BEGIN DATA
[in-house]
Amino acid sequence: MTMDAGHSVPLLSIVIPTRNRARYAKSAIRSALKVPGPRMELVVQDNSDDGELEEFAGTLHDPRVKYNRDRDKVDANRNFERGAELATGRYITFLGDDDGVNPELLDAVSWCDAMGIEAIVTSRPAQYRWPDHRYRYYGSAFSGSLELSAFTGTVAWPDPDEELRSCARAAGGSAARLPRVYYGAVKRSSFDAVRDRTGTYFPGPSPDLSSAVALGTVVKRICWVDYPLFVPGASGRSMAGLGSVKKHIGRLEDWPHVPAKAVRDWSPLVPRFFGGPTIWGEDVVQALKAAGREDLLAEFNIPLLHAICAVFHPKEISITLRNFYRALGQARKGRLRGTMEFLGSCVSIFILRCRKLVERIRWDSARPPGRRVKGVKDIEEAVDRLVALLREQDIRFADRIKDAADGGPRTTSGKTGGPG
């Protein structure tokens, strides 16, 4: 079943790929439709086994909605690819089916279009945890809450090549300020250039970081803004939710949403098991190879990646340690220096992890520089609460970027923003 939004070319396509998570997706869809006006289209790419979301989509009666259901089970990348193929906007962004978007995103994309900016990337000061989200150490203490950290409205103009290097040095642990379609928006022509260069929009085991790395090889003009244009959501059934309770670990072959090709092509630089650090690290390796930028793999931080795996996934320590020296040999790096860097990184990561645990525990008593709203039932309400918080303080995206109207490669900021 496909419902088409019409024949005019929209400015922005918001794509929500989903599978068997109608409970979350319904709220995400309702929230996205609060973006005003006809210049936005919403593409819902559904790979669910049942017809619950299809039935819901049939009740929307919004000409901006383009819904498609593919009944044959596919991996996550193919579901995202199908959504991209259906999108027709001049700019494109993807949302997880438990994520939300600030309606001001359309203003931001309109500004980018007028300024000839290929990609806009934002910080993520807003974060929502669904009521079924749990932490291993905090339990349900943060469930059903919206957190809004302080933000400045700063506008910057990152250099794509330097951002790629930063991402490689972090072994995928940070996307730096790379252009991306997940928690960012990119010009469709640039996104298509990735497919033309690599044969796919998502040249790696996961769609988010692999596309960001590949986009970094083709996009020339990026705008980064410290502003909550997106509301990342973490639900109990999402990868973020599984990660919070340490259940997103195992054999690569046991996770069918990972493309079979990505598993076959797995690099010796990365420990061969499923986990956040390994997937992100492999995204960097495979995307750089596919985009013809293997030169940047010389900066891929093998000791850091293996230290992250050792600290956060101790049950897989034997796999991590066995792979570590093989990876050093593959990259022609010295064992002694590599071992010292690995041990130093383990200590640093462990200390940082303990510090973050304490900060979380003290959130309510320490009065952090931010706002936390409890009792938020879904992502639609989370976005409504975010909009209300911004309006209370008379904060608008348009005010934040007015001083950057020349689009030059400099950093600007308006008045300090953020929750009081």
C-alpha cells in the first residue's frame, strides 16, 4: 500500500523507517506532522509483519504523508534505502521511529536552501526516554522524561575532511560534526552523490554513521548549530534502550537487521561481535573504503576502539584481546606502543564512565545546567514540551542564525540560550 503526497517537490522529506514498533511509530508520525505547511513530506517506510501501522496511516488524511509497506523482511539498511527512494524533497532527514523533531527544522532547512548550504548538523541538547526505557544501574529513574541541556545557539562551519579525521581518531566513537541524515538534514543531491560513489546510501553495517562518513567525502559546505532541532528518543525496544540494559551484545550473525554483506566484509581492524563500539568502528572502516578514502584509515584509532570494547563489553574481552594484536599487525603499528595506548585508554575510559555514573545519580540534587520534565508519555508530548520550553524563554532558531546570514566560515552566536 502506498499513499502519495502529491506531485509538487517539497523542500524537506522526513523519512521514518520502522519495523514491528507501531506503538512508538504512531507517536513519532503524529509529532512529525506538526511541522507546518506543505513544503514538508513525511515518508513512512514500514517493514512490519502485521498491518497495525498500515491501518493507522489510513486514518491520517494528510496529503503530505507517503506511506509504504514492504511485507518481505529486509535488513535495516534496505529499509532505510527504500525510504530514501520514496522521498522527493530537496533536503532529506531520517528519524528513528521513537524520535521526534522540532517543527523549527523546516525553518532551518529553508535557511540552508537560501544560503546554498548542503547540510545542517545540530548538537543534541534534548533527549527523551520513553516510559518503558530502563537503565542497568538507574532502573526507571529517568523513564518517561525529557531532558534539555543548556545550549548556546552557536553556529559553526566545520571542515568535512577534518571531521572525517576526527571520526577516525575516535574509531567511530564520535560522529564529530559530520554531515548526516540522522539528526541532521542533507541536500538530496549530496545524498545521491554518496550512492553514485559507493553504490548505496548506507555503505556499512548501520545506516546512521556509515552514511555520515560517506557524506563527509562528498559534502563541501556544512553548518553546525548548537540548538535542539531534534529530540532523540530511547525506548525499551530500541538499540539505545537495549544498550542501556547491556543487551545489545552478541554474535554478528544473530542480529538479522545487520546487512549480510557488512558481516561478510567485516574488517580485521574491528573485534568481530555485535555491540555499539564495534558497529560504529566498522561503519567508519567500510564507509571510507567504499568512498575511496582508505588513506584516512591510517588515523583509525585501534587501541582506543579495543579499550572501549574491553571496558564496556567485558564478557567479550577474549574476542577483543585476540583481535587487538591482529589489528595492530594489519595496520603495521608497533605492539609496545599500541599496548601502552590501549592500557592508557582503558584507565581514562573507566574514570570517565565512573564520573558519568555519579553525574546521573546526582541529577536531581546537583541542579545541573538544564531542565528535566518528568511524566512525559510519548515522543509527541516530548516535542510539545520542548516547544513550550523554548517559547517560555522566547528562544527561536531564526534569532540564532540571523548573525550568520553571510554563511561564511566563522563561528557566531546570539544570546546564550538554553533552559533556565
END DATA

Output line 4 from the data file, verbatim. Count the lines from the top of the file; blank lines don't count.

C-alpha cells in the first residue's frame, strides 16, 4: 500500500523507517506532522509483519504523508534505502521511529536552501526516554522524561575532511560534526552523490554513521548549530534502550537487521561481535573504503576502539584481546606502543564512565545546567514540551542564525540560550 503526497517537490522529506514498533511509530508520525505547511513530506517506510501501522496511516488524511509497506523482511539498511527512494524533497532527514523533531527544522532547512548550504548538523541538547526505557544501574529513574541541556545557539562551519579525521581518531566513537541524515538534514543531491560513489546510501553495517562518513567525502559546505532541532528518543525496544540494559551484545550473525554483506566484509581492524563500539568502528572502516578514502584509515584509532570494547563489553574481552594484536599487525603499528595506548585508554575510559555514573545519580540534587520534565508519555508530548520550553524563554532558531546570514566560515552566536 502506498499513499502519495502529491506531485509538487517539497523542500524537506522526513523519512521514518520502522519495523514491528507501531506503538512508538504512531507517536513519532503524529509529532512529525506538526511541522507546518506543505513544503514538508513525511515518508513512512514500514517493514512490519502485521498491518497495525498500515491501518493507522489510513486514518491520517494528510496529503503530505507517503506511506509504504514492504511485507518481505529486509535488513535495516534496505529499509532505510527504500525510504530514501520514496522521498522527493530537496533536503532529506531520517528519524528513528521513537524520535521526534522540532517543527523549527523546516525553518532551518529553508535557511540552508537560501544560503546554498548542503547540510545542517545540530548538537543534541534534548533527549527523551520513553516510559518503558530502563537503565542497568538507574532502573526507571529517568523513564518517561525529557531532558534539555543548556545550549548556546552557536553556529559553526566545520571542515568535512577534518571531521572525517576526527571520526577516525575516535574509531567511530564520535560522529564529530559530520554531515548526516540522522539528526541532521542533507541536500538530496549530496545524498545521491554518496550512492553514485559507493553504490548505496548506507555503505556499512548501520545506516546512521556509515552514511555520515560517506557524506563527509562528498559534502563541501556544512553548518553546525548548537540548538535542539531534534529530540532523540530511547525506548525499551530500541538499540539505545537495549544498550542501556547491556543487551545489545552478541554474535554478528544473530542480529538479522545487520546487512549480510557488512558481516561478510567485516574488517580485521574491528573485534568481530555485535555491540555499539564495534558497529560504529566498522561503519567508519567500510564507509571510507567504499568512498575511496582508505588513506584516512591510517588515523583509525585501534587501541582506543579495543579499550572501549574491553571496558564496556567485558564478557567479550577474549574476542577483543585476540583481535587487538591482529589489528595492530594489519595496520603495521608497533605492539609496545599500541599496548601502552590501549592500557592508557582503558584507565581514562573507566574514570570517565565512573564520573558519568555519579553525574546521573546526582541529577536531581546537583541542579545541573538544564531542565528535566518528568511524566512525559510519548515522543509527541516530548516535542510539545520542548516547544513550550523554548517559547517560555522566547528562544527561536531564526534569532540564532540571523548573525550568520553571510554563511561564511566563522563561528557566531546570539544570546546564550538554553533552559533556565